This year (2013) marks the bicentenary
of the births of two giants in the history of music – composers who not
only changed the course of musical composition and orchestration for the
entire world, but at the same time reached the zenith in perfecting their
chosen operatic techniques and styles.
One was Italian and the other German, and both had important and specific
cultural links with the city of Palermo,
though in vastly different ways. Of course these two titans of the grand
opera were none other than Giuseppe Verdi and Richard Wagner
Briefly, Verdi was born in a small village in northern Italy, near Parma,
in 1813 and over time became the greatest creator of the "bel canto"
style of Italian opera favored by Vincenzo Bellini.
Out of many memorable classics of the Italian operatic theatre, one was
written to commemorate a tragic event in the history of Sicily – I Vespri
Siciliani, produced for the Paris Opera in 1855 to great acclaim.
This melodic masterpiece recounts the historic rebellion of the medieval Sicilian
populace against Angevin troops
occupying Palermo in 1282. This opera has enjoyed continuing success over the years, being received as well as some
of Verdi's better-known works, like Rigoletto
and La Traviata, and the ever-popular Aida. It remains
a perennial favourite for Verdi aficionados and experts. Incidentally, it
is the second most performed opera featuring a Sicilian locale, the other
being Mascagni's Cavalleria Rusticana set in the town of Vizzini.
The site of the historical Sicilian Vespers
is the Church of Saint Ursula in what is now the Santo Spirito Cemetery.
The other titanic musical figure is Richard Wagner, born in the same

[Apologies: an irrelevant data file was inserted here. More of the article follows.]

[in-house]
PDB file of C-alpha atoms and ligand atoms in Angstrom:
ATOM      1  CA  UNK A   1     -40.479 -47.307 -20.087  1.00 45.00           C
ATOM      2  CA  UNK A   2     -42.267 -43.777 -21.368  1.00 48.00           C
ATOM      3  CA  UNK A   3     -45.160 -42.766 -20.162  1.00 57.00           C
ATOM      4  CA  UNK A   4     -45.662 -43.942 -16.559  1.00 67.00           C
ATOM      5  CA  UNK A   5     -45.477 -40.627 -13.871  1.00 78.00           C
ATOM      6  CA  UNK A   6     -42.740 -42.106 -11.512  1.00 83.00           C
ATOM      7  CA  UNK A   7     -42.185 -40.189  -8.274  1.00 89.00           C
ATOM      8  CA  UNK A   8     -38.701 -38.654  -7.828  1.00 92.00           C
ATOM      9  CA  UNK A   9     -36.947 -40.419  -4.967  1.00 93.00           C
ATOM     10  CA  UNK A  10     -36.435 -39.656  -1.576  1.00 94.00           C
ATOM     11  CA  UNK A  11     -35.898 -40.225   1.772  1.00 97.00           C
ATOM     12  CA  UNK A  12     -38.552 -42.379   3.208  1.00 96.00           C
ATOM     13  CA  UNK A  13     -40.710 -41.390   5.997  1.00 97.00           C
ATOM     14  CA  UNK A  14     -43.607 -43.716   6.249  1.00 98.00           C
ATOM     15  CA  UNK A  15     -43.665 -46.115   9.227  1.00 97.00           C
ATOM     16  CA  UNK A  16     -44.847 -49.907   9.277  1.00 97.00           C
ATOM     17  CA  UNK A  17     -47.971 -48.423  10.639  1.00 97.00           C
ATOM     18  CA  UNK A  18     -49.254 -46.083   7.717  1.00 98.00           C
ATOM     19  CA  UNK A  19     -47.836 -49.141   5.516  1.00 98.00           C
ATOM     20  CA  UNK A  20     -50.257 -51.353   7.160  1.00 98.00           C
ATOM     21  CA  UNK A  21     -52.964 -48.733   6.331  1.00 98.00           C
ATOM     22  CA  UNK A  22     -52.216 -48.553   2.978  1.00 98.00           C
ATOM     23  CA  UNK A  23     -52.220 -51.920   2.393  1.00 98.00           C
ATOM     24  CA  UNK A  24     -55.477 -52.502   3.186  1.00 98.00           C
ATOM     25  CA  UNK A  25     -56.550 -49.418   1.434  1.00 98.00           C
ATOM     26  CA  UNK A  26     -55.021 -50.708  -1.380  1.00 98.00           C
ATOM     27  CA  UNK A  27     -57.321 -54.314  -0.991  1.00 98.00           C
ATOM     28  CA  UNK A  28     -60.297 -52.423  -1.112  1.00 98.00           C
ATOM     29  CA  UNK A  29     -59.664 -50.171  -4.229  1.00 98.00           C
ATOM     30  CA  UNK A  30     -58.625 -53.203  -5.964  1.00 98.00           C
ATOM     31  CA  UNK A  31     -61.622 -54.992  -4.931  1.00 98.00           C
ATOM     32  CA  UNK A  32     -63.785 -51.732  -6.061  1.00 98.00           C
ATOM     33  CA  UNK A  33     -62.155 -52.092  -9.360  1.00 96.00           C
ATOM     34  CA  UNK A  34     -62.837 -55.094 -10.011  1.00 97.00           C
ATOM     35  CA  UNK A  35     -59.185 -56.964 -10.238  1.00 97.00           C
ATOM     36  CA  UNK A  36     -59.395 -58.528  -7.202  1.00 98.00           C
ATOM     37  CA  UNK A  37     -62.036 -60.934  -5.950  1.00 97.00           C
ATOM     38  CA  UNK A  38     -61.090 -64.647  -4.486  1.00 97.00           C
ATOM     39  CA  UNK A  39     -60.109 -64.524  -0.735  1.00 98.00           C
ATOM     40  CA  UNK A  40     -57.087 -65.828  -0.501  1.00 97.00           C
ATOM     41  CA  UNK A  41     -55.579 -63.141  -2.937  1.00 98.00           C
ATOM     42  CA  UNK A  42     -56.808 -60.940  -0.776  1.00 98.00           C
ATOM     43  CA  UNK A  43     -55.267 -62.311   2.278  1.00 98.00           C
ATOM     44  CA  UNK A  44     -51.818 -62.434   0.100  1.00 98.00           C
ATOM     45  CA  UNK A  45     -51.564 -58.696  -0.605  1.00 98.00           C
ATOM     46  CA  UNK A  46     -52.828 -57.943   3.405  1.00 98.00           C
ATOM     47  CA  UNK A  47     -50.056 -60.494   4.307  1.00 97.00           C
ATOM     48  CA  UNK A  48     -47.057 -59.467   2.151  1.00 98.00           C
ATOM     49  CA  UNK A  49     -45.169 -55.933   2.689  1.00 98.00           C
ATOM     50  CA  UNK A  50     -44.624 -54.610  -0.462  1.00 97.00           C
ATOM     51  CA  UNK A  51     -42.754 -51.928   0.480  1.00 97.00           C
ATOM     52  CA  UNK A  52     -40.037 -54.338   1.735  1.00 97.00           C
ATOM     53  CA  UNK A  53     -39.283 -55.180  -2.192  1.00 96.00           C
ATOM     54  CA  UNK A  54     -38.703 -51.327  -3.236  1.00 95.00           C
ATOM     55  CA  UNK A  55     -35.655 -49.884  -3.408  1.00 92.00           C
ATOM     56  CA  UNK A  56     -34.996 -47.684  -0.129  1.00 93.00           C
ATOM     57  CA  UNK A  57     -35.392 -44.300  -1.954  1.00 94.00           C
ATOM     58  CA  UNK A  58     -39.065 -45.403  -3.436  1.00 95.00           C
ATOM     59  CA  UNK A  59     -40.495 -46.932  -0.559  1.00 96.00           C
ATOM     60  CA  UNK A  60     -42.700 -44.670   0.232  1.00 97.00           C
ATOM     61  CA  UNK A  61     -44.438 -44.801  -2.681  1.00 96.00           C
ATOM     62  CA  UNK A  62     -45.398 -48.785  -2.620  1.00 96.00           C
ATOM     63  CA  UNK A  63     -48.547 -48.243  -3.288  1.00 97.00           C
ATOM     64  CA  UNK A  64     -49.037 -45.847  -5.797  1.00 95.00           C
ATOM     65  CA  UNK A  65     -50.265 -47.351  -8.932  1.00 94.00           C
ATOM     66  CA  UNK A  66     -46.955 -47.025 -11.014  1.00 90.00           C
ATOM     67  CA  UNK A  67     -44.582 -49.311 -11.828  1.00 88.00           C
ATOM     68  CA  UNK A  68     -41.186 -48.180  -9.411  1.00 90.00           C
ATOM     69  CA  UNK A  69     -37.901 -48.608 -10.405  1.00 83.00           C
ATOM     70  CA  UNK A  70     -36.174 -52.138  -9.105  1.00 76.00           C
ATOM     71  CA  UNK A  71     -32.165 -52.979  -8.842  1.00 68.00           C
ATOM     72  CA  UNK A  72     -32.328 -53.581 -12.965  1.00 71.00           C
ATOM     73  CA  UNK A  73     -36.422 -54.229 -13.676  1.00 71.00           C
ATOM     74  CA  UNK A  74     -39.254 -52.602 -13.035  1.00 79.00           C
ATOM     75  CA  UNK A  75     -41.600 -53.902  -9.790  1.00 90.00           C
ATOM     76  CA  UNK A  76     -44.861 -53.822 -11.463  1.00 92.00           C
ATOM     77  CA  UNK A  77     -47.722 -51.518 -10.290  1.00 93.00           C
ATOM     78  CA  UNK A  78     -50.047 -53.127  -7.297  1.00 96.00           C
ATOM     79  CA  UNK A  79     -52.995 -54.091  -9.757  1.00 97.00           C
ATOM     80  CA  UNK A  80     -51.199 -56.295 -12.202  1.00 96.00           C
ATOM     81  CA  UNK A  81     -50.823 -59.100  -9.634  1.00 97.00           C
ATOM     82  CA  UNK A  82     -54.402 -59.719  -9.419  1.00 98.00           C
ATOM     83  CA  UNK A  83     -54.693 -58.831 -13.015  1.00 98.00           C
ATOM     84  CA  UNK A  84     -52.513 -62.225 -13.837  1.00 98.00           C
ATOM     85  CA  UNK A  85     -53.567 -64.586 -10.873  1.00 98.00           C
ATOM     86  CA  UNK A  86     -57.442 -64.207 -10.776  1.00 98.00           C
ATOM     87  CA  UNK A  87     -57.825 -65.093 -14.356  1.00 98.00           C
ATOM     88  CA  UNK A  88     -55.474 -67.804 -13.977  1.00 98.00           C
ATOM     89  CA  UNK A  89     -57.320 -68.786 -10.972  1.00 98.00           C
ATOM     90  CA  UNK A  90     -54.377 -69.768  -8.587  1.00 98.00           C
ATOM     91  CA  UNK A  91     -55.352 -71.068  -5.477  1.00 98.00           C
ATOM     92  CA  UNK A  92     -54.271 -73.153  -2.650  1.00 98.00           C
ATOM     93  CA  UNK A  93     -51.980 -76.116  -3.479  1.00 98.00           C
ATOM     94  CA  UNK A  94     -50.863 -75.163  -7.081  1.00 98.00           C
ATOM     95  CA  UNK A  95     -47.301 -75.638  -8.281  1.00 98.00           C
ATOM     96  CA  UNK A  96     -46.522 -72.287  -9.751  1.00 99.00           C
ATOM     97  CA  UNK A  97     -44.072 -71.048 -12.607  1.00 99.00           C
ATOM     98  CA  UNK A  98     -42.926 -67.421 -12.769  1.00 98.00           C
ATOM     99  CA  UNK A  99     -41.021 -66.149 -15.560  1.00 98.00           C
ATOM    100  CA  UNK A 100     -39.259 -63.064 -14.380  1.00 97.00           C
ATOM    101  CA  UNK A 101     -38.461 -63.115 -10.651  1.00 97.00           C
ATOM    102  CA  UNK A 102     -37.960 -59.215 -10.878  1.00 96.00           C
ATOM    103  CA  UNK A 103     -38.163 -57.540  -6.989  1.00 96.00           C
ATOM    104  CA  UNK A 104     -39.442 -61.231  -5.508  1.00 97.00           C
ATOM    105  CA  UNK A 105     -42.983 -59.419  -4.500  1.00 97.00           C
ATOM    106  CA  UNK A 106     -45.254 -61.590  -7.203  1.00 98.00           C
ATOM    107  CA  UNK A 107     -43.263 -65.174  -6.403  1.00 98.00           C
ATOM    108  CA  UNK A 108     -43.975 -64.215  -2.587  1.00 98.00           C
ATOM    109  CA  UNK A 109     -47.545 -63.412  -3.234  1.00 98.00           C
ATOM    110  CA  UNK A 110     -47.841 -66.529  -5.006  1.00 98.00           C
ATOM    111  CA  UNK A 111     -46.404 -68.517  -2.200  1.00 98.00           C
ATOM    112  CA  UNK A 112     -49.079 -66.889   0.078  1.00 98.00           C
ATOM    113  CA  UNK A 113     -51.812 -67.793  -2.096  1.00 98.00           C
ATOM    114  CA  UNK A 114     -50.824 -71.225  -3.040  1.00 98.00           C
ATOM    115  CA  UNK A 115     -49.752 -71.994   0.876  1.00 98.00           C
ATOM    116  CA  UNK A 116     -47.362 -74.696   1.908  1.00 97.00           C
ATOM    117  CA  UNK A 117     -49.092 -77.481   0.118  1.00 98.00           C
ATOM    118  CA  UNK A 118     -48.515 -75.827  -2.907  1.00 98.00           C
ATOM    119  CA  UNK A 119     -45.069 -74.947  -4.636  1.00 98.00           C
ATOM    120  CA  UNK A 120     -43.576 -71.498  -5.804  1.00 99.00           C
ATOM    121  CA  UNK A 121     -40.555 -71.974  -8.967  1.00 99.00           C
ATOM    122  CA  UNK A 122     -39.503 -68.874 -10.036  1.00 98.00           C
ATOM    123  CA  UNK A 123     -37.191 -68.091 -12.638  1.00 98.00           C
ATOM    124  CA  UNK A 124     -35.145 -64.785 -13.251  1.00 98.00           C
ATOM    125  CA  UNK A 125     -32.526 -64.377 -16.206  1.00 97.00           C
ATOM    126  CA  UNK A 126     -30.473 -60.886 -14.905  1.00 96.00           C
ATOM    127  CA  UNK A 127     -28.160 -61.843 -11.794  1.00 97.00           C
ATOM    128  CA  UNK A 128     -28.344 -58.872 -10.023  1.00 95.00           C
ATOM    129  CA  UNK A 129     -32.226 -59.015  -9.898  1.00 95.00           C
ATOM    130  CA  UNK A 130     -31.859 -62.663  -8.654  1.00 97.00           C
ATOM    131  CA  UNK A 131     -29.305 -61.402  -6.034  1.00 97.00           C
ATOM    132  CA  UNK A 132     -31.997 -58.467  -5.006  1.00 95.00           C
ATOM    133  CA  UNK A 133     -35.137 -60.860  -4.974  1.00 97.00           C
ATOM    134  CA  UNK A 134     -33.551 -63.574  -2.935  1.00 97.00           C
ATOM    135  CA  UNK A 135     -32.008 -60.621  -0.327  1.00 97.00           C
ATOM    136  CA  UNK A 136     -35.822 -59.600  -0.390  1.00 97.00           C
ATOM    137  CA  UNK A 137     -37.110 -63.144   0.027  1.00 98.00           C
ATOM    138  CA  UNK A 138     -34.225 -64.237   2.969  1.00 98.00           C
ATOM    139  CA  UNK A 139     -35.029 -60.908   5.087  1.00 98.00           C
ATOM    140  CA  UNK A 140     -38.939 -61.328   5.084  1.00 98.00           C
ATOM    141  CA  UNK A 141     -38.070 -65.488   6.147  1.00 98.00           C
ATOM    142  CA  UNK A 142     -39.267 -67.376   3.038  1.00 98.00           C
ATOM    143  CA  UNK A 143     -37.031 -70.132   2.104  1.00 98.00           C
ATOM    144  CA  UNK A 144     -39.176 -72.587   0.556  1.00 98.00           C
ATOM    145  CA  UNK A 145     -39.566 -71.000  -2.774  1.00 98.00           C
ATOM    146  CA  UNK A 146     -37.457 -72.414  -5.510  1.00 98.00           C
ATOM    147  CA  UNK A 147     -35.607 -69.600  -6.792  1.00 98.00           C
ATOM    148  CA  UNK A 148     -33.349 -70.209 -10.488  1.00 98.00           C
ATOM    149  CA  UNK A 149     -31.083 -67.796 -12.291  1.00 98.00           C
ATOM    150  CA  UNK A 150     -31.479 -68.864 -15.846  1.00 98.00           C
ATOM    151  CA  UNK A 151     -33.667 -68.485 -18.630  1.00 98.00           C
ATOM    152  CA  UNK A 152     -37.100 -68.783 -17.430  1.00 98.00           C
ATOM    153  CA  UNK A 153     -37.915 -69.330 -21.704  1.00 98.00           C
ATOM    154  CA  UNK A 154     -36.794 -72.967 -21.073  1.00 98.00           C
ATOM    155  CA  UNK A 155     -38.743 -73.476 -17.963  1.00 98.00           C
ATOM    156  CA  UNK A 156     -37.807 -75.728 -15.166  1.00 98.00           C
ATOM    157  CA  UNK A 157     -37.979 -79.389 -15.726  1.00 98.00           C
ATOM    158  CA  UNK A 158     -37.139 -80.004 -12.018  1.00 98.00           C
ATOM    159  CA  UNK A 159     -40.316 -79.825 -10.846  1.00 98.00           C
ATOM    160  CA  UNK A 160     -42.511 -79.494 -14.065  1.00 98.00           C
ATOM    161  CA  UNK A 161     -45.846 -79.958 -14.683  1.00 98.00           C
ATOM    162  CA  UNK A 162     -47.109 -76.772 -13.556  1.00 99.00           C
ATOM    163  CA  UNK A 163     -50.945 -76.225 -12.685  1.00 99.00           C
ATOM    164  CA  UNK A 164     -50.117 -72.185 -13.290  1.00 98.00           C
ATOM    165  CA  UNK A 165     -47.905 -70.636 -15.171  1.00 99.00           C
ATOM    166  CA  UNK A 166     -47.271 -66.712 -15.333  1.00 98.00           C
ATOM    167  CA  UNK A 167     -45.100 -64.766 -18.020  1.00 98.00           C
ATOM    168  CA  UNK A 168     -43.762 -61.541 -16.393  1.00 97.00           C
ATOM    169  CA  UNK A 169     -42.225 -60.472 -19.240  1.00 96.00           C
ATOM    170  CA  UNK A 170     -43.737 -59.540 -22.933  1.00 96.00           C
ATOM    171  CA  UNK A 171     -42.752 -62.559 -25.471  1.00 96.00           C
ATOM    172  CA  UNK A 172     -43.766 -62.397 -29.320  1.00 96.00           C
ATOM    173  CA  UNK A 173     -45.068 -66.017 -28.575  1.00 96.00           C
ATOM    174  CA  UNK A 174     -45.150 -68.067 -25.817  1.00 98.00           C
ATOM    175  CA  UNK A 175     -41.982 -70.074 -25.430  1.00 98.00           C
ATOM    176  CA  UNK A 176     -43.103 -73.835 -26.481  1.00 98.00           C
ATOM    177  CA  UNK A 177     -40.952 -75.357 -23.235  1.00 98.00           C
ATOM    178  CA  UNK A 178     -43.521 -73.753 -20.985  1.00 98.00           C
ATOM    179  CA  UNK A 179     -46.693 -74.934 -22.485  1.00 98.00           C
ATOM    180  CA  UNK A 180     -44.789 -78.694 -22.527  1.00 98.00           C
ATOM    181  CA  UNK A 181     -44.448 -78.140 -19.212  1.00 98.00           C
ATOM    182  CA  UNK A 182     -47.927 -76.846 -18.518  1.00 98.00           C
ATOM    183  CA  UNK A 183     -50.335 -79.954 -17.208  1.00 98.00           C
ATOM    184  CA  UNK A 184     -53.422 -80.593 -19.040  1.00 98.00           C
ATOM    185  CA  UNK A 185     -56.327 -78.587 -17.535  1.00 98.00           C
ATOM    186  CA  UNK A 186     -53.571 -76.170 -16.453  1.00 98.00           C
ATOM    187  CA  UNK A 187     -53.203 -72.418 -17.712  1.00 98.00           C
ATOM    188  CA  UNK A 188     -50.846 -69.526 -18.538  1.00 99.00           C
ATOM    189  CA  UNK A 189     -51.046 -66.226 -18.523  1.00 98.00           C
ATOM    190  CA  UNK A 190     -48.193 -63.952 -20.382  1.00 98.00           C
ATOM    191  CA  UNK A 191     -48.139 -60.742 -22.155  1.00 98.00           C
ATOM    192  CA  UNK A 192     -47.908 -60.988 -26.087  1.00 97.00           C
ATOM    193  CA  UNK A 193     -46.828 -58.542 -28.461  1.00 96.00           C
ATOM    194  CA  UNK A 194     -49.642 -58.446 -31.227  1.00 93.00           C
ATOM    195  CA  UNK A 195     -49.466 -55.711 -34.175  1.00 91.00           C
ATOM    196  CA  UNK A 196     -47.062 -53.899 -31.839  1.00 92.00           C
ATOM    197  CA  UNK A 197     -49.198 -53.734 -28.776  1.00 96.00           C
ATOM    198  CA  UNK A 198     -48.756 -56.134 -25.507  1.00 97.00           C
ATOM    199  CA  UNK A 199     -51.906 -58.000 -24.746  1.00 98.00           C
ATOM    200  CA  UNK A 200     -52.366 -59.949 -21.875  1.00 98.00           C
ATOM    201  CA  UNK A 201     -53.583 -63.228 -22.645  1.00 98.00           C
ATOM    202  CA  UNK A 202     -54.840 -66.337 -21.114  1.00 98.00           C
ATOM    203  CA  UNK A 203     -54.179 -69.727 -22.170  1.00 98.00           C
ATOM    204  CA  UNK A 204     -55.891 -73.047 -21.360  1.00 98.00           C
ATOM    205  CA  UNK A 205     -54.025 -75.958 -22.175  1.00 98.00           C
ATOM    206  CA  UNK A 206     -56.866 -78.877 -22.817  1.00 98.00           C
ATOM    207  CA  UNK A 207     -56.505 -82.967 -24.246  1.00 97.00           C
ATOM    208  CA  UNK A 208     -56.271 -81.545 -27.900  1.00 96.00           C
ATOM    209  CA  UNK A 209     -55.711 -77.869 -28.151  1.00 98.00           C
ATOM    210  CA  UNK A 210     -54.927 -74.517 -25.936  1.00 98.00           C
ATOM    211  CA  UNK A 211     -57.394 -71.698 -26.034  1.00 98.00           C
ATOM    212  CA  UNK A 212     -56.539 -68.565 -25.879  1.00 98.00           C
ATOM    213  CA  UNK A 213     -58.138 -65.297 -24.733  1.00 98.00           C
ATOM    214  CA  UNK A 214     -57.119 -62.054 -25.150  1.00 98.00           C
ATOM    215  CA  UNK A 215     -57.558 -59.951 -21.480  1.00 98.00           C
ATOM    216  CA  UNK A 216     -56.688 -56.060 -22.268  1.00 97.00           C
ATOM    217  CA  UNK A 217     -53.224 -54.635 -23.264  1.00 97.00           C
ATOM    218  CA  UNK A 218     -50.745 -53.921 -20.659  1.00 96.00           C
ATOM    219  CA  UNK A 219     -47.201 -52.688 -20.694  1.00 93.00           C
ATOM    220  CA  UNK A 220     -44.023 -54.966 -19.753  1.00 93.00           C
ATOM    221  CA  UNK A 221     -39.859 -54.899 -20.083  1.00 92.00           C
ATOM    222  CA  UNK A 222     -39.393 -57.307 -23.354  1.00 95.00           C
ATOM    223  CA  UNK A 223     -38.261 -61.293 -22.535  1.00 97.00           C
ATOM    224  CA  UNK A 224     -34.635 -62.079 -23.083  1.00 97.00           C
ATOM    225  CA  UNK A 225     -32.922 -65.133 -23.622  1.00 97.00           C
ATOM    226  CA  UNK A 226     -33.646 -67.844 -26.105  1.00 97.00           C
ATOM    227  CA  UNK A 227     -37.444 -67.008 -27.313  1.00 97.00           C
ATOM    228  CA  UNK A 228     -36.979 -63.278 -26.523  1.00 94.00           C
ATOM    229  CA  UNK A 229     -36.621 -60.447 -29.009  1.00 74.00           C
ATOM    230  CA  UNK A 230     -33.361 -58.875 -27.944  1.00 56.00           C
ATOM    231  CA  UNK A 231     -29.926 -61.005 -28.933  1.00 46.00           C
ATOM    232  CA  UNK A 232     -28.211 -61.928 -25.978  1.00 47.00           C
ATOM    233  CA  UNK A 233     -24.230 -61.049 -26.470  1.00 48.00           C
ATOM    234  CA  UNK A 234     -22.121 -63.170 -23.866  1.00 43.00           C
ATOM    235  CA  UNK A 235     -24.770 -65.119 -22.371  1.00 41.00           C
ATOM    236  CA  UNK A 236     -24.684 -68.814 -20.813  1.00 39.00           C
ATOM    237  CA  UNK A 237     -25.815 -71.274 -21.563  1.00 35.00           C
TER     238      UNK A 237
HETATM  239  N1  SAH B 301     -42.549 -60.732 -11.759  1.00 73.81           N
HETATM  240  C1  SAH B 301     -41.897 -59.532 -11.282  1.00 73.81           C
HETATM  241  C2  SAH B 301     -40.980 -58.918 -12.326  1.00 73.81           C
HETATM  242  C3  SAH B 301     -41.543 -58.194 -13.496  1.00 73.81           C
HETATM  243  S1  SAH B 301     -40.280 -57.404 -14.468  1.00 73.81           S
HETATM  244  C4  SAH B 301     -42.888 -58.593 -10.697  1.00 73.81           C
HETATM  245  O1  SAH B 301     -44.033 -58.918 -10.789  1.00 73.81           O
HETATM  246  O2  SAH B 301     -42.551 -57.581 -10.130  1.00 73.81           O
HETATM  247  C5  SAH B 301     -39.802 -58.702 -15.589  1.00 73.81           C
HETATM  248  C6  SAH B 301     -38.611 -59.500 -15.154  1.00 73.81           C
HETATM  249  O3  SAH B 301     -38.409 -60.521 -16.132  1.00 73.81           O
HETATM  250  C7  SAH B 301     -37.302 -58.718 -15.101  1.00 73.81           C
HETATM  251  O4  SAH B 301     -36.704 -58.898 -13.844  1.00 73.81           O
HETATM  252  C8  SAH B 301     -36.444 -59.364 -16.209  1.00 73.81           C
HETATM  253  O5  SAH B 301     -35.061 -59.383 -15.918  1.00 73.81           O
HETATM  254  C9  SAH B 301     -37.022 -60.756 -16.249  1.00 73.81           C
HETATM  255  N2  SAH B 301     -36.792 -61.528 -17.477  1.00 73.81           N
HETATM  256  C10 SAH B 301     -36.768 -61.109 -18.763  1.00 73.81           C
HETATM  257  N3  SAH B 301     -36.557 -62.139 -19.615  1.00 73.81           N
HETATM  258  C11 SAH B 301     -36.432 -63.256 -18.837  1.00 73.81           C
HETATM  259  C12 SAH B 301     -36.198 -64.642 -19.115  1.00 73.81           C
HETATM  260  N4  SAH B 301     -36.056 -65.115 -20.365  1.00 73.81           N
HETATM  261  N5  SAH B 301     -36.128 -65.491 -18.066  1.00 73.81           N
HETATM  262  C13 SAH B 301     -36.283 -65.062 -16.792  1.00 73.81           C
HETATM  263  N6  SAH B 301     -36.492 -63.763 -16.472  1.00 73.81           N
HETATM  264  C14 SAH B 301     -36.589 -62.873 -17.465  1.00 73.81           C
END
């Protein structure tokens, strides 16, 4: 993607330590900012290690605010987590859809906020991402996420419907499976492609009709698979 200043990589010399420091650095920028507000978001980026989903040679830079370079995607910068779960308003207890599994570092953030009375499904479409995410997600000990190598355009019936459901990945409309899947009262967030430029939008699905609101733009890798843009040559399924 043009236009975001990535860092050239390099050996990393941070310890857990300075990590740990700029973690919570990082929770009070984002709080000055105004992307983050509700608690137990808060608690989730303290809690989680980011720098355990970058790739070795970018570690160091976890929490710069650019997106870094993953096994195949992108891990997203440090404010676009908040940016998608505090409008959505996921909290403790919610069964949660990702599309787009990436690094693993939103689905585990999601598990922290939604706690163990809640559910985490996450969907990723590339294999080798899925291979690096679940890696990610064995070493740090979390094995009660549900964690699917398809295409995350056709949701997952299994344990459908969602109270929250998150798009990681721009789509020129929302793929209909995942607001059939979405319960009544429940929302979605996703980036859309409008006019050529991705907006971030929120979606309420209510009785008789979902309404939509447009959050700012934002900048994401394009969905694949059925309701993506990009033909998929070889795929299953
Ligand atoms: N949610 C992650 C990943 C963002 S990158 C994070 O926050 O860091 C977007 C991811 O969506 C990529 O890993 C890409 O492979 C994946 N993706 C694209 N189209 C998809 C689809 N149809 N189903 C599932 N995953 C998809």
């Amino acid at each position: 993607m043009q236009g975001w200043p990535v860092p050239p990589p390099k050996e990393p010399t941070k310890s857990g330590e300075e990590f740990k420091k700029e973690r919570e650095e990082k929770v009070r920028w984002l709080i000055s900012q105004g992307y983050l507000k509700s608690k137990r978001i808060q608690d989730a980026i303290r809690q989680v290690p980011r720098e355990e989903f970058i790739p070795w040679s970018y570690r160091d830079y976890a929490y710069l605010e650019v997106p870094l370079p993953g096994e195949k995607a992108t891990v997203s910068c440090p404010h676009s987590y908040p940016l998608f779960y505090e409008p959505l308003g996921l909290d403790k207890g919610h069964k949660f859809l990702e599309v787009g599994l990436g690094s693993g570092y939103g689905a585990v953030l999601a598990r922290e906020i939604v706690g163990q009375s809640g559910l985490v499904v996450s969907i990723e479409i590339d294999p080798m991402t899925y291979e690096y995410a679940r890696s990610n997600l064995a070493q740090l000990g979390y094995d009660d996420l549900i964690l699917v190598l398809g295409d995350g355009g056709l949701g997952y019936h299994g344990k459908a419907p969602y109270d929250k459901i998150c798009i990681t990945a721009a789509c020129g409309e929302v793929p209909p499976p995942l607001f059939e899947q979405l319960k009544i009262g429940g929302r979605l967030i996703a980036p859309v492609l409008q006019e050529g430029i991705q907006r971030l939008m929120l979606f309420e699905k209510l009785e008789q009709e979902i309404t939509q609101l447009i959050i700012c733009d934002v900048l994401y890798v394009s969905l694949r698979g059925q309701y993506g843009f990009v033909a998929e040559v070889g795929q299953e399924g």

year as Verdi, and in many ways his greatest cultural, linguistic and musical rival.
While Verdi perfected the older form of Italian opera known as "bel
canto" (beautiful melodic arias sung with great skill), Wagner boldly
experimented with new forms of recitation and pioneered revolutionary orchestration modes.
According to musicologist Herbert Weinstock, Wagner "gradually elaborated
a musical idiom of extraordinary richness and complexity, sacrificing the
previous operatic primacy of the voice to the expressive strength with which
he wielded the large symphonic orchestra... he required a new race of singers – heroic
tenors, stentorian dramatic sopranos, other vocalists capable of
sustaining as elements in that magical, voluptuous, almost sexually tangible
orchestral web the text of his often disjunct vocal lines."
Following a rather tumultuous and controversial career, Wagner, for reasons
of declining health, came to Palermo in the Winter of 1881-1882 and completed
his final opus Parsifal while staying at what was built as the stately home of the Ingham-Whitaker
family of Marsala wine fame, the Grand Hotel et des Palmes in Via Roma – a short walk from the Teatro
Politeama opera house. The piano he used – a veritable holy grail of Wagnerian relics – is
preserved in an aristocratic palazzo in old Palermo.
However, even without this "sacred instrument" present, the
city of Palermo is celebrating the bicentenary of Wagner's birth by staging
the four operas of the maestro's "Ring Cycle" at the Teatro Massimo throughout
the year. It promises to be a world-class Wagner festival to rival even
Bayreuth in Germany, the "New Jerusalem" of Wagnerism.
By the end of 2013, Palermo will have reminded the world that even this often-overlooked
city can proudly pay homage to a giant of musical culture and play his masterpieces.
About the Author: Beniamino Inserra, Best of Sicily's resident classical
music expert, has written several articles for us over the years.